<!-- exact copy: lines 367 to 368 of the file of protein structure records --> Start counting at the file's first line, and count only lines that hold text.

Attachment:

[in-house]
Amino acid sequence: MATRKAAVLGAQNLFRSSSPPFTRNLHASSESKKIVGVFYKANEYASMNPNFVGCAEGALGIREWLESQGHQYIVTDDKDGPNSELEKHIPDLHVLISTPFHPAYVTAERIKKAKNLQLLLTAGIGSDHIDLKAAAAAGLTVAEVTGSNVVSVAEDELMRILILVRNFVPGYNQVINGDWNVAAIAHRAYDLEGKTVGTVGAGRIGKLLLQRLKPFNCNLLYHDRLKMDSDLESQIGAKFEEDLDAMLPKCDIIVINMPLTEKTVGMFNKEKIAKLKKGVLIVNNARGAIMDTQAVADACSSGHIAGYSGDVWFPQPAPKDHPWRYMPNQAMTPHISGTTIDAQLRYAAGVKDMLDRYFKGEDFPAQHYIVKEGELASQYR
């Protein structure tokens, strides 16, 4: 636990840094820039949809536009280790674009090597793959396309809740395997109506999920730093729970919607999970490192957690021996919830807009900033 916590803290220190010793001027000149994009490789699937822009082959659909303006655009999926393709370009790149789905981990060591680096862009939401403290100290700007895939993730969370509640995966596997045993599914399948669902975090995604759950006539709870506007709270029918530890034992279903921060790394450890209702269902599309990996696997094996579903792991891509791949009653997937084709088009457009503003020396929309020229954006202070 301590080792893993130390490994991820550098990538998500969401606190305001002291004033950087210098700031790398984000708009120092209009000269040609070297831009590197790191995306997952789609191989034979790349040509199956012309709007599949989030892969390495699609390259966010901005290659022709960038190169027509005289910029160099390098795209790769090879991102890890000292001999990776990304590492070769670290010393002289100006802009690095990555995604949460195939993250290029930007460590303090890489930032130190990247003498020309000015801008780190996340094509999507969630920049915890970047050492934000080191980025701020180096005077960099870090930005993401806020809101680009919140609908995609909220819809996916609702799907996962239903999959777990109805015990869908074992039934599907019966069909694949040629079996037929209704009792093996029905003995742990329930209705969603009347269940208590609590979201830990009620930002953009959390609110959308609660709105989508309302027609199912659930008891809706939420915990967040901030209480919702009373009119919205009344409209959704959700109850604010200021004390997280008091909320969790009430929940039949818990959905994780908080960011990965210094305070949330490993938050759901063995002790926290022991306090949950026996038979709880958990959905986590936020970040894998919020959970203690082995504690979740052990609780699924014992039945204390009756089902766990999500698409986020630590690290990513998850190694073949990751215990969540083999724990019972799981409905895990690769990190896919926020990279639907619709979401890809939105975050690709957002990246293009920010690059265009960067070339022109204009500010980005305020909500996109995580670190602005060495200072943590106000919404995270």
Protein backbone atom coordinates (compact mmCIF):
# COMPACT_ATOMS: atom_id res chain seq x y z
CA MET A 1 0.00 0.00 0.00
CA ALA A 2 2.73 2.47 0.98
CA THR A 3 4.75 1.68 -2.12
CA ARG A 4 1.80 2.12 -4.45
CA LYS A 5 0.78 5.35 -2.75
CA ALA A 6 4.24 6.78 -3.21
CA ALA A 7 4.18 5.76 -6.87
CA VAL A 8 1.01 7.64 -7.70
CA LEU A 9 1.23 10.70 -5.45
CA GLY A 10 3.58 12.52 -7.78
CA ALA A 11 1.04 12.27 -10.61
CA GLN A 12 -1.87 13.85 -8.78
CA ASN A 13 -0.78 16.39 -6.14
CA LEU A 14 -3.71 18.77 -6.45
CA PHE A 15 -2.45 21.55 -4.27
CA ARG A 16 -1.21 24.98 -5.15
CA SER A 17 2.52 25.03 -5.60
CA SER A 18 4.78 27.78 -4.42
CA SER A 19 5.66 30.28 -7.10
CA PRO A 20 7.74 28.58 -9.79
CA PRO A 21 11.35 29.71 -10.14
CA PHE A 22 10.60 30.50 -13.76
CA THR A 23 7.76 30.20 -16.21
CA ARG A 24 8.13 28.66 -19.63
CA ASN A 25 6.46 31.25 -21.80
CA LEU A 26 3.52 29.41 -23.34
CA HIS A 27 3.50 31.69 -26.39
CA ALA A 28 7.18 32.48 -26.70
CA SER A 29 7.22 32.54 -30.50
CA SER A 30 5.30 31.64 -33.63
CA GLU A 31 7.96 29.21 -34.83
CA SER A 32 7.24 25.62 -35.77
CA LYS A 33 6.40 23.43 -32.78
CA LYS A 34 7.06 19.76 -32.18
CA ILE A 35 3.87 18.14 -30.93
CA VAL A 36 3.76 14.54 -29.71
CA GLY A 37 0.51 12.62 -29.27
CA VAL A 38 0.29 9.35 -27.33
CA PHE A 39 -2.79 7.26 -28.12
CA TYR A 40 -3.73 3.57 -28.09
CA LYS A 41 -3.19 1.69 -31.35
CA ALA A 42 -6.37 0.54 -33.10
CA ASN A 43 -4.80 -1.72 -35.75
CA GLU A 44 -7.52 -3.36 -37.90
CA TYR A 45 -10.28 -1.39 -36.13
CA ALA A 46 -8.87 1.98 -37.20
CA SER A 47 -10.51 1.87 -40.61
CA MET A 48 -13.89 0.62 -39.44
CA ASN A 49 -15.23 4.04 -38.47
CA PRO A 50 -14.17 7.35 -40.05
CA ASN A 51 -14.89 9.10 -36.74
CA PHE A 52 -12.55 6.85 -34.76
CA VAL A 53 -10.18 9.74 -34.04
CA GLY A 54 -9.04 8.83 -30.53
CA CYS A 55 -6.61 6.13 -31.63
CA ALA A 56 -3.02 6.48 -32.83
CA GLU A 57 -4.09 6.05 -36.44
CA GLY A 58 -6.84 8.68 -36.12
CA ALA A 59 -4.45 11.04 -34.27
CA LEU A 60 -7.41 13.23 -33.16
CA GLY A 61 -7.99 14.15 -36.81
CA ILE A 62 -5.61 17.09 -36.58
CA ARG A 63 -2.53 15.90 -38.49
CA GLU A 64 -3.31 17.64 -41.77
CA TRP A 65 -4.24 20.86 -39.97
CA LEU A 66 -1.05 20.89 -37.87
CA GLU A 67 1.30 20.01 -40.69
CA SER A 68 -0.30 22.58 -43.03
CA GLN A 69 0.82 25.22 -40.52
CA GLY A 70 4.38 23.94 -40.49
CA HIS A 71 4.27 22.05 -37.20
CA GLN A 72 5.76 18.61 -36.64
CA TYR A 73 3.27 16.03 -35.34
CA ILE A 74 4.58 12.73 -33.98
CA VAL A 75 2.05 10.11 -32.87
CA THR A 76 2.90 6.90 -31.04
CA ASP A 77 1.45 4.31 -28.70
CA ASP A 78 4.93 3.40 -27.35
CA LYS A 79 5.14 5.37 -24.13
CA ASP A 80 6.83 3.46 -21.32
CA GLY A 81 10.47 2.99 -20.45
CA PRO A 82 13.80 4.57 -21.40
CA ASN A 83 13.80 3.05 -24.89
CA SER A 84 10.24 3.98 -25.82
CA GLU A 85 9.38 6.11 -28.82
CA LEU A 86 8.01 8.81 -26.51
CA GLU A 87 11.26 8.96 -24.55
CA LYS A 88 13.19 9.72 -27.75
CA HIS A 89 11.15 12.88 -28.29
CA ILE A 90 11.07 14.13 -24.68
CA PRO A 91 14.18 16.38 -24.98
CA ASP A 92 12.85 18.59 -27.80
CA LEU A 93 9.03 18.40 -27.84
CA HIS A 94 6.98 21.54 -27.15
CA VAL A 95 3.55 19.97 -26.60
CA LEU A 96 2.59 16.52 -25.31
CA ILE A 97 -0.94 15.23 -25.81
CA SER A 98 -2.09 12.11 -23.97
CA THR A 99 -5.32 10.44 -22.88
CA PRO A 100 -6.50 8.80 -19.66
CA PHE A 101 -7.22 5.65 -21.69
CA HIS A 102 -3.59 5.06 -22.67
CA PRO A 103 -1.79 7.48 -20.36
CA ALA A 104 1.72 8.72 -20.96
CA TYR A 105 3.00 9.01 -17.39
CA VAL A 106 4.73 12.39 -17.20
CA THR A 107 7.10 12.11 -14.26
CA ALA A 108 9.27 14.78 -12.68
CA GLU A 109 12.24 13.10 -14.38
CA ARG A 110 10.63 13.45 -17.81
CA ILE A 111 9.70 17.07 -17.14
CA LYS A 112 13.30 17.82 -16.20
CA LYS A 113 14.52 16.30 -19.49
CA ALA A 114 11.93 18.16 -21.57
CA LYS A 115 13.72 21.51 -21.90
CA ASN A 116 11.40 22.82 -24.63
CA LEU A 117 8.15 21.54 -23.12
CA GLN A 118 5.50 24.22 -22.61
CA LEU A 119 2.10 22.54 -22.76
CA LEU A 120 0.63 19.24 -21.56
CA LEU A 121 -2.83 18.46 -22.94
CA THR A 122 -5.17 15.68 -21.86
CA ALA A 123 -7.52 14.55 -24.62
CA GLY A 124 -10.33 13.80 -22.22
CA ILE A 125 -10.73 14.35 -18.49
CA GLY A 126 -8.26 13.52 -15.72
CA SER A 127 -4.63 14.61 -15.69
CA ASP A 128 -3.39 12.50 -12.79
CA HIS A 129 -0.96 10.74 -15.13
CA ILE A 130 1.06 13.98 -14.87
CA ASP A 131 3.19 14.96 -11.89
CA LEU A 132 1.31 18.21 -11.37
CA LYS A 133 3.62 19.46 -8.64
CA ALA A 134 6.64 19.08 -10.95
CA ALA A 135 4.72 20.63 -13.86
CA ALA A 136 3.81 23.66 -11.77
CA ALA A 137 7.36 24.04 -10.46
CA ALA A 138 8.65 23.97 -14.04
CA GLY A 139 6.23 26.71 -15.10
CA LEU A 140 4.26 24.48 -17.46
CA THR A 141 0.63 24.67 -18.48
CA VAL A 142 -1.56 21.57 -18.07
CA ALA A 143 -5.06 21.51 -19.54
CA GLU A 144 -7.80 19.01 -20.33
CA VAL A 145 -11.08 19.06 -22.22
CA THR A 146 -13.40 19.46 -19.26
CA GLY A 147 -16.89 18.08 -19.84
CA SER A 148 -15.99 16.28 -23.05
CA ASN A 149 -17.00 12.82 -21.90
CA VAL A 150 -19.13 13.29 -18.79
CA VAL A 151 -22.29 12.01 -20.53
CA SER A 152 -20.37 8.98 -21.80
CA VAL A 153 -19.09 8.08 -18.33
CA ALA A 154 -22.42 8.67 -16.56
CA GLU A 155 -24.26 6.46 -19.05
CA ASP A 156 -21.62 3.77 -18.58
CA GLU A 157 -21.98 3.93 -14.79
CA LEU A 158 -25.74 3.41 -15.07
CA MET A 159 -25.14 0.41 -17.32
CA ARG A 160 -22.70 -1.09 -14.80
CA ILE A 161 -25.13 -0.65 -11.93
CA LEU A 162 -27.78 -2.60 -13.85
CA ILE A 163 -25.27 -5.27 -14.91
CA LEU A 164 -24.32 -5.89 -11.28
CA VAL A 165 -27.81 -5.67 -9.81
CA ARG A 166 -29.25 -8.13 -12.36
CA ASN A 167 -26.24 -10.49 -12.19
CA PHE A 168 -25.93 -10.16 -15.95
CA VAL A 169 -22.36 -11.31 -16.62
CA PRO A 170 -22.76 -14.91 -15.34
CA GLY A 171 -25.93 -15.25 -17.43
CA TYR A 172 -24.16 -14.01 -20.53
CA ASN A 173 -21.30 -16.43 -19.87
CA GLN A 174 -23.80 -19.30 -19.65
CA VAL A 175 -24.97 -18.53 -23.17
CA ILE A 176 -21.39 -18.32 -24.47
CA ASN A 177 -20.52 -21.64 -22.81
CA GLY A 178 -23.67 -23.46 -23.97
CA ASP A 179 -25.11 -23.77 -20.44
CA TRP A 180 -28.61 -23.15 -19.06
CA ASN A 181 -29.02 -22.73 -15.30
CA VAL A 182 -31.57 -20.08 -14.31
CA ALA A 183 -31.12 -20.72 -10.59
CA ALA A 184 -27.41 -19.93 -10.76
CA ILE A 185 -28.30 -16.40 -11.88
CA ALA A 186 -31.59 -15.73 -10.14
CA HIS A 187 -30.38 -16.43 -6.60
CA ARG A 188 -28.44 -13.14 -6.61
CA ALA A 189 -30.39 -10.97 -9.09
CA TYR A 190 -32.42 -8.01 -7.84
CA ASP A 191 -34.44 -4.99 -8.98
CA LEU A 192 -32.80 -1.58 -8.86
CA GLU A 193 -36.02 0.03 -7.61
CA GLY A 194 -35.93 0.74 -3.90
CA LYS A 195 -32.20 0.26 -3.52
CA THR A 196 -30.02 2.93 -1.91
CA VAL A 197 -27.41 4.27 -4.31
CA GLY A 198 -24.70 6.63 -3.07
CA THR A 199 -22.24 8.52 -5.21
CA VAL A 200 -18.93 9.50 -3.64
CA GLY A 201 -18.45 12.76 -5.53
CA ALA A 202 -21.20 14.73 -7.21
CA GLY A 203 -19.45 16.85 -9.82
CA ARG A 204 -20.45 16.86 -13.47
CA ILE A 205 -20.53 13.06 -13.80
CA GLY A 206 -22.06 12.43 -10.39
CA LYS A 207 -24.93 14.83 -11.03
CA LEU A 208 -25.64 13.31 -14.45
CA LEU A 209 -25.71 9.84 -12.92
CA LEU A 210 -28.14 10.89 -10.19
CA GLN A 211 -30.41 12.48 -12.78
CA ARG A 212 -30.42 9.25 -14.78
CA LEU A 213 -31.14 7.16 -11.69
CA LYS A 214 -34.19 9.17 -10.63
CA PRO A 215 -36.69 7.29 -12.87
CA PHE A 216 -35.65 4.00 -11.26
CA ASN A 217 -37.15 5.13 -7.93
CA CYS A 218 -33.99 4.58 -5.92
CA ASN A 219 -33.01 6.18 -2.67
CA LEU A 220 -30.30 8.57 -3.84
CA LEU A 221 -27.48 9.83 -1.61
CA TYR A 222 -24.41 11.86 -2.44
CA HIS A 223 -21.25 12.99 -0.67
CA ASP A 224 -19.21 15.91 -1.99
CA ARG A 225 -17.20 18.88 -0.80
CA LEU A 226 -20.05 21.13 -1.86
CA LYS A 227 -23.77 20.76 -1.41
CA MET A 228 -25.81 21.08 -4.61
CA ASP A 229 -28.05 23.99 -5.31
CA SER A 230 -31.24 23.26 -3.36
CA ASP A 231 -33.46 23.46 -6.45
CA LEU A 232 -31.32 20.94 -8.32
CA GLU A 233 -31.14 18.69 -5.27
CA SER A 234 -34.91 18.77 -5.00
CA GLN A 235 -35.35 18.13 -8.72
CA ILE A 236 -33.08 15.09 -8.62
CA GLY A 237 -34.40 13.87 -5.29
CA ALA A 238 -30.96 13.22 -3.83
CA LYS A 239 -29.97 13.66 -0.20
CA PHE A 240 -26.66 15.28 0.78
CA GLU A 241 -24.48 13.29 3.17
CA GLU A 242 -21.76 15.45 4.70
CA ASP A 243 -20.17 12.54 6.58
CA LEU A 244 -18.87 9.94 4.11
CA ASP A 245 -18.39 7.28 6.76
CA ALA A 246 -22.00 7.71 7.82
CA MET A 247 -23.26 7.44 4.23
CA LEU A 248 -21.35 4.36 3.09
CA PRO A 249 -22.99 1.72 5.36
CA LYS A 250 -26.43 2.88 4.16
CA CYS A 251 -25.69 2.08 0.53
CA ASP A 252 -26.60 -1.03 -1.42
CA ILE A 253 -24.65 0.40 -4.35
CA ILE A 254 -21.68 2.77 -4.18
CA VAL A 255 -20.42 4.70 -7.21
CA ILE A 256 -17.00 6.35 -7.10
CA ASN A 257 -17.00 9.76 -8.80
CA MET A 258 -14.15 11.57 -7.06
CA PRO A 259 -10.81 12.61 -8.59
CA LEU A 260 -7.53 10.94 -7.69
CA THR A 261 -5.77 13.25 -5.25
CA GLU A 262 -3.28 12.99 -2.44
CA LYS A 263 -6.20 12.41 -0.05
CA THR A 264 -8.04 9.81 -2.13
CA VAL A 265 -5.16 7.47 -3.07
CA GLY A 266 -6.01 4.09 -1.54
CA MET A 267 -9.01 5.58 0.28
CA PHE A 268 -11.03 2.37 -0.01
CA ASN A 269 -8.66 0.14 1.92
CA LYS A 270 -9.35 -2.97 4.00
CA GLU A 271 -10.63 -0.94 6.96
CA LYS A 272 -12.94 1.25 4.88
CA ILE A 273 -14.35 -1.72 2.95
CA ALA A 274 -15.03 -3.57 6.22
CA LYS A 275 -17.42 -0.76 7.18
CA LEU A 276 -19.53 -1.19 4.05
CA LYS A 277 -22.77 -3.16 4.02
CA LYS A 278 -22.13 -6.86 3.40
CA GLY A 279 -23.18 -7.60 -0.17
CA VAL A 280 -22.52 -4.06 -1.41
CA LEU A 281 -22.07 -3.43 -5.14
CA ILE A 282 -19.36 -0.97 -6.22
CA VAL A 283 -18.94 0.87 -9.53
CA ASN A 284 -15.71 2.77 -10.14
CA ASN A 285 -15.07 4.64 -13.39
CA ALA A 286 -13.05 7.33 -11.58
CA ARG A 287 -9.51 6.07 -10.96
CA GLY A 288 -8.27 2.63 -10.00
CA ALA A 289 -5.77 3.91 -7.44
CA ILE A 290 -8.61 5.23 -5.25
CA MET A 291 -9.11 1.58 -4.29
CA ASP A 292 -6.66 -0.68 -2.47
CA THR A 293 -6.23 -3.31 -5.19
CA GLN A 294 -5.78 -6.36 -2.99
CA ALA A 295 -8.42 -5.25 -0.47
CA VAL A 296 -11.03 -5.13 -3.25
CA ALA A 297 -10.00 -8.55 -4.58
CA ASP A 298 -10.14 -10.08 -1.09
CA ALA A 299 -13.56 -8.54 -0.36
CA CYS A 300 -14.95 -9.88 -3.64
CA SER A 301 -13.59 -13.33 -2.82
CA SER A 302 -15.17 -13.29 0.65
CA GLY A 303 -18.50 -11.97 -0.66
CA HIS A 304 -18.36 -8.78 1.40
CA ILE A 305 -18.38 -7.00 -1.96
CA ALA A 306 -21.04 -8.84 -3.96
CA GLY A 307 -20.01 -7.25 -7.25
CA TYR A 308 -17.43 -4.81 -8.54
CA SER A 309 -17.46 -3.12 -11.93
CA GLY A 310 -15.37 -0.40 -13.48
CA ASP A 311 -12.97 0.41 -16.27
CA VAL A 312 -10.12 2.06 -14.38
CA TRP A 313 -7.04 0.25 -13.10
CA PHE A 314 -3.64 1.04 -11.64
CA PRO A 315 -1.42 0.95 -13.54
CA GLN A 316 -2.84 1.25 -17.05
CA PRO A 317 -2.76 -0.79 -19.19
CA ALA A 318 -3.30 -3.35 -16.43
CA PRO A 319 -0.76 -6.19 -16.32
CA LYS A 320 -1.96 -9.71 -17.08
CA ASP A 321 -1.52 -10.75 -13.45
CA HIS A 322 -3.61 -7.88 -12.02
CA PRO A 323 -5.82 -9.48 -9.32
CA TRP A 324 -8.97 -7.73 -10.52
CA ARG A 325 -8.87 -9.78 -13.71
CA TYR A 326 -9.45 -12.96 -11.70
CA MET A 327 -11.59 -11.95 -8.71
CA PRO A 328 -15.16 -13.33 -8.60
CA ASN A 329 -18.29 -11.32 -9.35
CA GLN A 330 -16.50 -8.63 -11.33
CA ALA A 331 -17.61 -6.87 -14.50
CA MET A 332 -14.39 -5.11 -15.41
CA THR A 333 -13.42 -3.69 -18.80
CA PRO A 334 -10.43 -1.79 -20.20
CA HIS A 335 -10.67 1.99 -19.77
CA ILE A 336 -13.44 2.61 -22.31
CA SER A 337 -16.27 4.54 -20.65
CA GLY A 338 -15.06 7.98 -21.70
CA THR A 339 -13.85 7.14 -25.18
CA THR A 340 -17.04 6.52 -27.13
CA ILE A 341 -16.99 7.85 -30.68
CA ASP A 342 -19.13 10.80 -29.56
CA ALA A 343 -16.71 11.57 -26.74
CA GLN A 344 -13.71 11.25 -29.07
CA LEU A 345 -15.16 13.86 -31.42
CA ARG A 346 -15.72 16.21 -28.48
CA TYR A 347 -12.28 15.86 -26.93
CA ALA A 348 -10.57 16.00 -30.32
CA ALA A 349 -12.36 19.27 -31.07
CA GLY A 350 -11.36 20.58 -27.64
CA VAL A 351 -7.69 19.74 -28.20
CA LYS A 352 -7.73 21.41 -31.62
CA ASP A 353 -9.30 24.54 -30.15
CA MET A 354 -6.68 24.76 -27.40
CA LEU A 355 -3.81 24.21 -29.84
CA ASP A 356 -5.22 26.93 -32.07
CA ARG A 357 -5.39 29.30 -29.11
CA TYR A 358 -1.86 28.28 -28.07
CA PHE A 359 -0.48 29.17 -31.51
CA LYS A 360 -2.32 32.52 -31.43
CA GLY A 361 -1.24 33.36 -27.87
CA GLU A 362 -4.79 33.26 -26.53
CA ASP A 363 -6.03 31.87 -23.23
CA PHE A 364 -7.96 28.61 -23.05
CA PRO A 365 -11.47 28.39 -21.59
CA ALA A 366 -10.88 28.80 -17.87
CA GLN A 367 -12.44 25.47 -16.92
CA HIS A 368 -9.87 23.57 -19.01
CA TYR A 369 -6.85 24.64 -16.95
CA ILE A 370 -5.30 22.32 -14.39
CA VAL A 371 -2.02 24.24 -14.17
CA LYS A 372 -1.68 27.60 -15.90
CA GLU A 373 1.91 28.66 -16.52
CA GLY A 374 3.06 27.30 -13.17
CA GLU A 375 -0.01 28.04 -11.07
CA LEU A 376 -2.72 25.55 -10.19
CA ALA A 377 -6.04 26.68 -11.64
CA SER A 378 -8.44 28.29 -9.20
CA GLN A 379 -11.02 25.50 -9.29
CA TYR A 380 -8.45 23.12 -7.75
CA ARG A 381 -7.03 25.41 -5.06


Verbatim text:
CA GLU A 362 -4.79 33.26 -26.53
CA ASP A 363 -6.03 31.87 -23.23